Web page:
Apple and Google reject titles similar to Flappy Bird

Mobile devs complain of rejection for including "flappy" in game titles

Flappy Bird may no longer be available to download, but its enduring appeal has proved difficult for mobile developers to resist - and now Google and Apple have started to reject games with similar titles.

At the time of writing, four of the top ten most downloaded free apps on the App Store are directly inspired by Flappy Bird's success - SplashyFish, Ironpants and City Bird comprise the top three. However, a number of developers have complained that their games have been rejected in what appears to be an attempt to stem the flow of copycat titles.

A tweet from Mind Juice Media - sourced by Techcrunch - complained that its game, Flappy Dragon, had been rejected on the grounds that its name, "attempts to leverage a popular app."

"Which app?" Ken Carpenter, CEO of Mind Juice, complained. "[Flappy Bird] doesn't exist!?!?!"

Another developer, Mad Garden, had a game called FlapThulhu: Flappy Madness rejected and, in a response to Mad Garden's tweet, Kuyi Mobile indicated that it knew of at least three other developers that had suffered the same treatment. Both Mind Juice and Kuyi also claimed that developers were being rejected by Google Play for similar reasons.

While neither Apple nor Google has not publicly stated their positions, the rejections are inconsistent. A host of games with "flappy" in their title, or which are clearly based on Flappy Bird's unforgiving design, were available to download on both the App Store and Google Play at the time of writing.

This is just the latest twist in the ongoing saga of Flappy Bird, an otherwise obscure game from a solo Vietnamese developer that rose to the very top of the mobile world, apparently on word-of-mouth alone. However, despite earning somewhere in the region of $50,000 a day in ad revenue, Dong Nguyen, the game's creator, withdrew it from sale.

"I cannot take this any more," he said in a tweet last week.

A few days later, Nguyen told Forbes that his decision to withdraw the game was down to the public reaction to the game - both the abuse he received, and the compulsive behaviour it created in its players.

"Flappy Bird was designed to play in a few minutes when you are relaxed," he said. "But it happened to become an addictive product. I think it has become a problem. To solve that problem, it's best to take down Flappy Bird. It's gone forever."

More stories

Call of Duty QA workers vote to unionize

78% of Raven Software testers vote to form union, ask Activision Blizzard to voluntarily recognize a group of 34 members

By Brendan Sinclair

Buying Activision Blizzard is the industry's biggest gamble | Opinion

The sheer scale of Microsoft's acquisition shouldn't distract from how risky and difficult it will be - and some major questions won't have answers for years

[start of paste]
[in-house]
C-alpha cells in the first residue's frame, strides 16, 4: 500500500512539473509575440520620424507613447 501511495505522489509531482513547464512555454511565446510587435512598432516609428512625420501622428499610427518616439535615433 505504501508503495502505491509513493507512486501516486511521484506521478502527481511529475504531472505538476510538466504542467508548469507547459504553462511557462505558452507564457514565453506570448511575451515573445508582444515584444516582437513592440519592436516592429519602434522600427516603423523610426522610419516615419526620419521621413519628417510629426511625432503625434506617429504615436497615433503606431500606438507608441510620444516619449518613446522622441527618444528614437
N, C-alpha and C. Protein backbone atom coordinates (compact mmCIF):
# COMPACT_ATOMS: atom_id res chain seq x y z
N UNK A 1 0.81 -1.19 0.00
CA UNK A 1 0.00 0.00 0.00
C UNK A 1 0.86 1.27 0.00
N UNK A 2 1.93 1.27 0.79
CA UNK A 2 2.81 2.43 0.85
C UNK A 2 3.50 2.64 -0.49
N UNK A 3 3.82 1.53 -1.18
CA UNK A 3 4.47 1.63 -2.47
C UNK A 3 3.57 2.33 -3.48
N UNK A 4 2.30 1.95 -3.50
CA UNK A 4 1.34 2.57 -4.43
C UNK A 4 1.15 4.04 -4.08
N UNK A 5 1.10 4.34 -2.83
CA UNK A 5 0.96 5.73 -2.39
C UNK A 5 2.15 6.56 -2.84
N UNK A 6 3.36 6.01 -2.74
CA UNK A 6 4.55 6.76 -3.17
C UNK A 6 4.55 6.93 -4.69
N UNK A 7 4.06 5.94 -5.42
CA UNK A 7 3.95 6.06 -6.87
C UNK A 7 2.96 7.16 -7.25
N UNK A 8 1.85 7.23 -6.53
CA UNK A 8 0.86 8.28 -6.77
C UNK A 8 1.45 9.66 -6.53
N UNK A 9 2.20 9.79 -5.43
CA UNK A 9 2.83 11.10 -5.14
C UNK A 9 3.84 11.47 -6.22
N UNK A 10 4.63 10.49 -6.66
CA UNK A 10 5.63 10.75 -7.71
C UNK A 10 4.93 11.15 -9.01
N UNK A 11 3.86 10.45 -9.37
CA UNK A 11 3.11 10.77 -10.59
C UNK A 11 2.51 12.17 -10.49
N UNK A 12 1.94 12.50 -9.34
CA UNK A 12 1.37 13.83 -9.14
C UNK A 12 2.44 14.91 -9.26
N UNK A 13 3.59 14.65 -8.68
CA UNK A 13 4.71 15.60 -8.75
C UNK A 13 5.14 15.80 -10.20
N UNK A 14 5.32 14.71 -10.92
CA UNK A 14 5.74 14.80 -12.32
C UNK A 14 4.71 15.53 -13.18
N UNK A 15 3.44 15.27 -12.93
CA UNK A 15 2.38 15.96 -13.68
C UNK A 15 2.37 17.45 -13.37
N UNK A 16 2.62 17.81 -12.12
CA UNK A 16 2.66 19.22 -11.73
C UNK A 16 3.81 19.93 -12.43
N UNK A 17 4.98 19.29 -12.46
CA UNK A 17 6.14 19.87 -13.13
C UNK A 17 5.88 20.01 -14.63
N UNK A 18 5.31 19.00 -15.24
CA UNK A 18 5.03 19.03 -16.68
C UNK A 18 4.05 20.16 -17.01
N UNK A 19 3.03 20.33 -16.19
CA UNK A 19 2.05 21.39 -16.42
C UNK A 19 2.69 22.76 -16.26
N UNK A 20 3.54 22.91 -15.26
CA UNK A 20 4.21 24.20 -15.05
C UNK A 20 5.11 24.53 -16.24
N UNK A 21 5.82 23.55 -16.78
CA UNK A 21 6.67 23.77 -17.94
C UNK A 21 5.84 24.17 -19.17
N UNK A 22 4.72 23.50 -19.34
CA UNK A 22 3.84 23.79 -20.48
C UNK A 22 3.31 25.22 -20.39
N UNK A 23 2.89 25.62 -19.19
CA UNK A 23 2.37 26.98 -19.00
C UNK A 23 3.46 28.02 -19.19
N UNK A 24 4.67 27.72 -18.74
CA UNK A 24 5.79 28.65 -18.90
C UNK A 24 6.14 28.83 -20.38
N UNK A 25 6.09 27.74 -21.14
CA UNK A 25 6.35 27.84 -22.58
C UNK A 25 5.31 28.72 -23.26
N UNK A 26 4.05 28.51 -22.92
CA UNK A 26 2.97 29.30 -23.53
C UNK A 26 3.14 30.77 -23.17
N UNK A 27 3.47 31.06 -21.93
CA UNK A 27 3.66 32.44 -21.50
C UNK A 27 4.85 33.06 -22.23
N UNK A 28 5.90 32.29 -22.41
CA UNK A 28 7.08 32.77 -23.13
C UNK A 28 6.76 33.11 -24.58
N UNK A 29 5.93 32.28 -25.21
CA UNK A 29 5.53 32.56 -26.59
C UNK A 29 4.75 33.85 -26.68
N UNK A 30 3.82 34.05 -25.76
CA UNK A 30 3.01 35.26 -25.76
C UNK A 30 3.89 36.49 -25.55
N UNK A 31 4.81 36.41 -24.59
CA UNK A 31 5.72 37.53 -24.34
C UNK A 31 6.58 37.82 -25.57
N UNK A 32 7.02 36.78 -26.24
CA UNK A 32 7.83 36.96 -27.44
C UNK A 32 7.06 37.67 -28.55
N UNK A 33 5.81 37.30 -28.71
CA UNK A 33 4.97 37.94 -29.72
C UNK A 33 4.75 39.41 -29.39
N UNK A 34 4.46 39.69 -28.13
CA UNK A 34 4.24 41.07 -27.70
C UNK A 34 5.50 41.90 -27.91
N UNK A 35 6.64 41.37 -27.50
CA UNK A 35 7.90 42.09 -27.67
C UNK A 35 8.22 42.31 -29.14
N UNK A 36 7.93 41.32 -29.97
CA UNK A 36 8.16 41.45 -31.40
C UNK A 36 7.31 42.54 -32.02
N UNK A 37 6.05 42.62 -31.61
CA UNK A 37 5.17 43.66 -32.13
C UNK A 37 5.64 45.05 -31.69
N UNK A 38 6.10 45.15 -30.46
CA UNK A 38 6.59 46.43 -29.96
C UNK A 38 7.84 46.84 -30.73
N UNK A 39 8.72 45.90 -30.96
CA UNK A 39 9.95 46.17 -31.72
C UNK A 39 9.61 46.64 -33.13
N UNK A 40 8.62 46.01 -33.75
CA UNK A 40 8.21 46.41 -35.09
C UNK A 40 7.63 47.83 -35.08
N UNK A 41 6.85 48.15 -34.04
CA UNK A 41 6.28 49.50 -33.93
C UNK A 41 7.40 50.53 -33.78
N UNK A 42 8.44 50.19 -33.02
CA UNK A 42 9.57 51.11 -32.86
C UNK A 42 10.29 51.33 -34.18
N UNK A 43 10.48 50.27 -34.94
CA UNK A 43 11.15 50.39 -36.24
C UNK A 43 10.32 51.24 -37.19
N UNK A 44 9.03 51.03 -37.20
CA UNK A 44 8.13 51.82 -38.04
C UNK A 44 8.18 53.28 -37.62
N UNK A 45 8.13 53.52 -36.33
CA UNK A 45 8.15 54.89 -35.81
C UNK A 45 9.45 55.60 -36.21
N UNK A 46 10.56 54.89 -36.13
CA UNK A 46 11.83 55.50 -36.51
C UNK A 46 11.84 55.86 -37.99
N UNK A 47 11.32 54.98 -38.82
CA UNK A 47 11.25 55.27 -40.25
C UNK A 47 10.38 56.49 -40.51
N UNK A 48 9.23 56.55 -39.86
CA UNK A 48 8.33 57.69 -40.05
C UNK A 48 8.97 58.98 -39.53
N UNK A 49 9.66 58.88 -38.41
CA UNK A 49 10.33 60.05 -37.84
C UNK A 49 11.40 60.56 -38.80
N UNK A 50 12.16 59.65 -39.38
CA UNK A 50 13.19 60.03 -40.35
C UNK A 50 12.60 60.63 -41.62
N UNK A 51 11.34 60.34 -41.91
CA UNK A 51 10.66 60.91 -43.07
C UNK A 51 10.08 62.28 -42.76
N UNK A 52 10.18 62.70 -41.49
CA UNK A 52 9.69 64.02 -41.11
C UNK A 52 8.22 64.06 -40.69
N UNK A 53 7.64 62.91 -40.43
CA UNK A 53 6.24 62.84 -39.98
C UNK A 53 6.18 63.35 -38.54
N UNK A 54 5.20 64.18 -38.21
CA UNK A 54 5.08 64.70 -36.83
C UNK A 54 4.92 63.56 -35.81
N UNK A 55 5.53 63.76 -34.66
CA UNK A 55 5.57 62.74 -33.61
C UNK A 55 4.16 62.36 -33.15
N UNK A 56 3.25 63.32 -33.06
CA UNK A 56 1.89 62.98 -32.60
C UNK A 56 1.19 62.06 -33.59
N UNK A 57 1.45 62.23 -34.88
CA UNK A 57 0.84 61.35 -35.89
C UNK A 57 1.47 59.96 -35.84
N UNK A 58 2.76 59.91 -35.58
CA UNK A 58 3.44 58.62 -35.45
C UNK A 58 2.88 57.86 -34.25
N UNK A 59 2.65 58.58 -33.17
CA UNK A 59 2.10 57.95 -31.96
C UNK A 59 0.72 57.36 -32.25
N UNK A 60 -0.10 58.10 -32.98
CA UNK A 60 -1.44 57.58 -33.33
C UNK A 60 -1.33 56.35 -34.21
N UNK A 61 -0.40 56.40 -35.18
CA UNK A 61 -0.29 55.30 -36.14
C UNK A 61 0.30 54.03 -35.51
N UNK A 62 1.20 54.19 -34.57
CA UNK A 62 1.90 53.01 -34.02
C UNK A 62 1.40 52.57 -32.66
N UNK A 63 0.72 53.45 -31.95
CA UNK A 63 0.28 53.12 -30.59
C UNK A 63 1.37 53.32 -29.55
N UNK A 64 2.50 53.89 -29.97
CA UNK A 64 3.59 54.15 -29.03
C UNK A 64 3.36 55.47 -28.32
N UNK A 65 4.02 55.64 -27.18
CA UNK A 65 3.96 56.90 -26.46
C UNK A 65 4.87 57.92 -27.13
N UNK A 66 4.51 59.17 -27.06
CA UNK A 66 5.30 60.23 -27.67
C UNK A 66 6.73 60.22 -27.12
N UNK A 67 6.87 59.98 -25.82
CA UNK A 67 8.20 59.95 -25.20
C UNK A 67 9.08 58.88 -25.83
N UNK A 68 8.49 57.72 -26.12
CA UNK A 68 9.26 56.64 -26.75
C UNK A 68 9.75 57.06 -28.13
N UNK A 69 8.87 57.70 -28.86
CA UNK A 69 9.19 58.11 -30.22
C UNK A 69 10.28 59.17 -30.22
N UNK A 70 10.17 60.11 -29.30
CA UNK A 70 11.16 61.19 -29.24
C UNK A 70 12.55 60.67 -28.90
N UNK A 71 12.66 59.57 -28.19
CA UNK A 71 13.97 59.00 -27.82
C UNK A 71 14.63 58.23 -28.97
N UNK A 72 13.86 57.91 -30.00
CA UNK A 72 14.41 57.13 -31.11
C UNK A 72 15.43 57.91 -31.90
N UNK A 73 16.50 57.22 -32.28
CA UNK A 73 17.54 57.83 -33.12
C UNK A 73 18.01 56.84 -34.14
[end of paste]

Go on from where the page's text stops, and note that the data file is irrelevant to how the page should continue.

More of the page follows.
By Rob Fahey

Latest comments (8)

If your business model is predicated on copying Flappy Bird, and you're bent out of shape that you can't, you may wish to rethink your business model.
14Sign inorRegisterto rate and reply
Greg Wilcox Creator, Destroy All Fanboys! 7 years ago
Make better games and stop bitching when they get taken down for trying to be like one that wasn't that original in the first place, I say. Or just call it a lazy Monday with "Happy Bird"... the EASIEST game ever. One screen walking dodo bird toddling to the exit. WIN. Make it two screens in the next stage, rinse and repeat. Put up a pay wall at level 10 if you like and see if people bite.

You're welcome.
4Sign inorRegisterto rate and reply
Steven Hodgson Dev 7 years ago
Just call your game the helicopter game, thats all flappy bird is
2Sign inorRegisterto rate and reply
Show all comments (8)
Dan Wood Visual Effects Artist 7 years ago
While I have no sympathy with regards to this particular story, I just wanted to mention a genuinely hilarious "shameless cash-in":

Alas, even that guy appears to have been forced to change his graphics to comply with copyright since yesterday. It's still an amusing homage, with a genuinely interesting twist :-)
0Sign inorRegisterto rate and reply
Paul Jace Merchandiser 7 years ago
So they're complaining about having their copycat games being rejected from sale? Thats see what I did there.
4Sign inorRegisterto rate and reply
Alfonso Sexto Lead Tester, Ubisoft Germany7 years ago
There, run for the money you greedy bunch...

"Consoles are killing creativity" said somebody we know from this forum. I'm still waiting to see this happen on consoles and/or STEAM.
0Sign inorRegisterto rate and reply
Craig Page El Presidente, Awesome Enterprises7 years ago
Just downloaded Flappy Dino, and this Helicopter Game on the Android store...

They don't seem to have rejected any Flappy games, there's like 100,000,000 search results for Flappy (give or take a few).
0Sign inorRegisterto rate and reply
John Arnold Video Production 7 years ago
I wouldn't so much call them "Copycats" or "Inspired". They're shameful parasites that make money feeding off other people's creativity. The fact a lot of them are badly controlled and filled with constant advertisements proves their greed. Ultimately the developer should have patented his property better, which is hard considering he used classic Nintendo graphic art. I don't blame him for feeling overwhelmed and unprepared of the whole management he would be involved in.
1Sign inorRegisterto rate and reply

Sign in to contribute

Need an account? Register now.